Why failure to achieve the SDGs is bad news for business

A new report by advisory firm Earth Security Group outlines the ‘perfect storm’ of environmental, social and governance pressures that are undermining global security and business longevity. Here’s how companies can manage these risks.

vietnam factory workers
Workers walk to work in a factory in Vietnam. Southeast Asia is gaining ground as a manufacturing hub for the electronics sector, but it is also struggling with problems such as dangerous working conditions and exploitative labour practices. Image: ILO in Asia and the Pacific, CC BY-NC-ND 2.0

Problems such as water pollution, unemployment, high greenhouse gas emissions and corruption not only undermine the progress of sustainable development efforts worldwide, they also threaten the ability of businesses to lock in a secure and prosperous future for themselves.

This was the urgent reminder delivered to the private sector by the 2017 edition of the Earth Security Report, an annual toolkit to help businesses bring their corporate practices in closer alignment with the sustainable development priorities of countries worldwide. 

Titled ‘Sustainable Development Goals for Business Diplomacy and Growth’ and released on Tuesday, the report by London-based strategic advisory firm Earth Security Group analysed datasets on metrics related to the United Nations’ Sustainable Development Goals (SDGs), to identify specific pressure points for business and society. 

The SDGs are a set of 17 targets for global development that the world aims to meet by 2030, including ending hunger, poverty and gender inequality, promoting clean energy and climate action, and building strong public institutions to achieve peace and justice. 

The report also recommended strategies for how businesses can offer solutions to environmental and social problems, while reducing their own vulnerability to risks arising from these pressures. 

Globally, some of the most pressing SDG-related risks for businesses include air and water pollution, unemployment, governance challenges such as insecurity and corruption, as well as the growth of urban populations.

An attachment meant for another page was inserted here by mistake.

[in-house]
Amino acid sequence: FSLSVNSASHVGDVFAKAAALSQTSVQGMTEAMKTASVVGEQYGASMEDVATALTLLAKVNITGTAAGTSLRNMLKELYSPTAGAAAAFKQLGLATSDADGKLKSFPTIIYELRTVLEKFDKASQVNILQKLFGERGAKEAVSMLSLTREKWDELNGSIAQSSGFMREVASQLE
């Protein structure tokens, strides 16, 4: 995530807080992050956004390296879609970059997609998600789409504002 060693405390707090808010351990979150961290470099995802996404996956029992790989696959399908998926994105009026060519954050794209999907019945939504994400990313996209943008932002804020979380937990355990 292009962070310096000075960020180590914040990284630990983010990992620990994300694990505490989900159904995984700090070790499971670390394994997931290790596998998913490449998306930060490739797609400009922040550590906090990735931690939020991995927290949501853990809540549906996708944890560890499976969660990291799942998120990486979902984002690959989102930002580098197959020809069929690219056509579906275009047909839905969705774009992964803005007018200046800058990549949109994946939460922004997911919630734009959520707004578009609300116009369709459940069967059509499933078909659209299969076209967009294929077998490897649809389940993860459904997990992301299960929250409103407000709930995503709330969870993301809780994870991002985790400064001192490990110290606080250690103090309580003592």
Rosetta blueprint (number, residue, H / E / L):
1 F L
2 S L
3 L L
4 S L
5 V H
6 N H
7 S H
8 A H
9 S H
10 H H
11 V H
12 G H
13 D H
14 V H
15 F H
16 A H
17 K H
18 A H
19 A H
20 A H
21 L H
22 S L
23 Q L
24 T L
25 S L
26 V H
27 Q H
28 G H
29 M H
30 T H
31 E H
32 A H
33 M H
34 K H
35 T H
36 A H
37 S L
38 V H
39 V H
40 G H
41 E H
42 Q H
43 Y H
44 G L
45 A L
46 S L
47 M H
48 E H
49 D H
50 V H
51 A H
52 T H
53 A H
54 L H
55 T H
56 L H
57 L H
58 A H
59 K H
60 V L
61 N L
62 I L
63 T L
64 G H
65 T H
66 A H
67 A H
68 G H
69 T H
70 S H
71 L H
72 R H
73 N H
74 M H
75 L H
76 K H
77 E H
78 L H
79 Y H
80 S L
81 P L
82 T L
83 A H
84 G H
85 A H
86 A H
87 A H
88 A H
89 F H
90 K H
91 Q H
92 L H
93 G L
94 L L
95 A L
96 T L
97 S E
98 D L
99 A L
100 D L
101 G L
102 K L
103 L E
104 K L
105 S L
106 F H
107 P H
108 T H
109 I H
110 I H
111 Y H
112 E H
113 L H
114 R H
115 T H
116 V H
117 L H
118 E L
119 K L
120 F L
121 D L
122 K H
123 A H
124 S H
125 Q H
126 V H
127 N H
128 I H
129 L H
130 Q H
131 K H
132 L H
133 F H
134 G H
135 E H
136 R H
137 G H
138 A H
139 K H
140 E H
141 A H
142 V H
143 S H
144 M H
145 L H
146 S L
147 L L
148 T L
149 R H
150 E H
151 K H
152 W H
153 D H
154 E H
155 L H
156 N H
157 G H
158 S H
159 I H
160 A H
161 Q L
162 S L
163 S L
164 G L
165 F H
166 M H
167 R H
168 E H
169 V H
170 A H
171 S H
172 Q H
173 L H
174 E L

An aggregate map of the factors that put pressure on global sustainable development efforts, and how they correspond with the SDGs. Image: Earth Security Group/Earth Security Report 2017

Through a regional analysis, the report outlined SDG-related risks in India, China, Southeast Asia, Latin America, and Africa, and how they affect specific sectors. 

Alejandro Litovsky, founder and chief executive officer, Earth Security Group, told Eco-Business that in Asia, “the most critical pressures will be those related to access to safe human conditions that underpin quality of life and well-being.”

These correspond to SDG 6 (water pollution and water access), SDG 11 (air pollution), and SDG 16, on good governance and security. Problems in achieving these three goals undermine other SDGs such as health and well-being, Litovsky explained.

He added: “This raises the bar of the sustainable business agenda for Asia, focusing on how companies will help to build sustainable societies in the region.” 

Sustainable business is the only option for building a safe and resilient world where prosperity is shared and poverty is made history.

Peter Bakker, president and chief executive officer, World Business Council on Sustainable Development

Asia’s SDG priorities

In Southeast Asia, for instance, the report said that poor working conditions in factories pose a major challenge for global electronics companies.

The Association of Southeast Asian Nations (Asean)—a regional bloc comprising Brunei, Cambodia, Indonesia, Laos, Malaysia, Myanmar, the Philippines, Singapore, Thailand, and Vietnam—is seeking to overtake China as a global hub for manufacturing electronics companies, and these firms, too, are increasingly setting up operations in various Asean countries.

Multinationals such as Intel and Texas Instruments have set up production facilities in Malaysia, while electronics giants Samsung, LG, Canon and Nokia have all set up production lines in Vietnam.

However, the electronics manufacturing industry is rife with low-skilled, low-wage jobs in assembly and packaging, which often make use of migrant workers who are employed on a contract basis. Reports of compulsory overtime, dangerous working conditions, and low pay are common, noted the report. 

Given the increasing scrutiny on electronics companies to ensure that their supply chains are environmentally and socially responsible, the industry must create business models that align with SDGs related to Decent Work and Economy Growth (Goal 8), Responsible Consumption and Production (Goal 12) and Sustainable Cities and Communities (Goal 11), noted the report.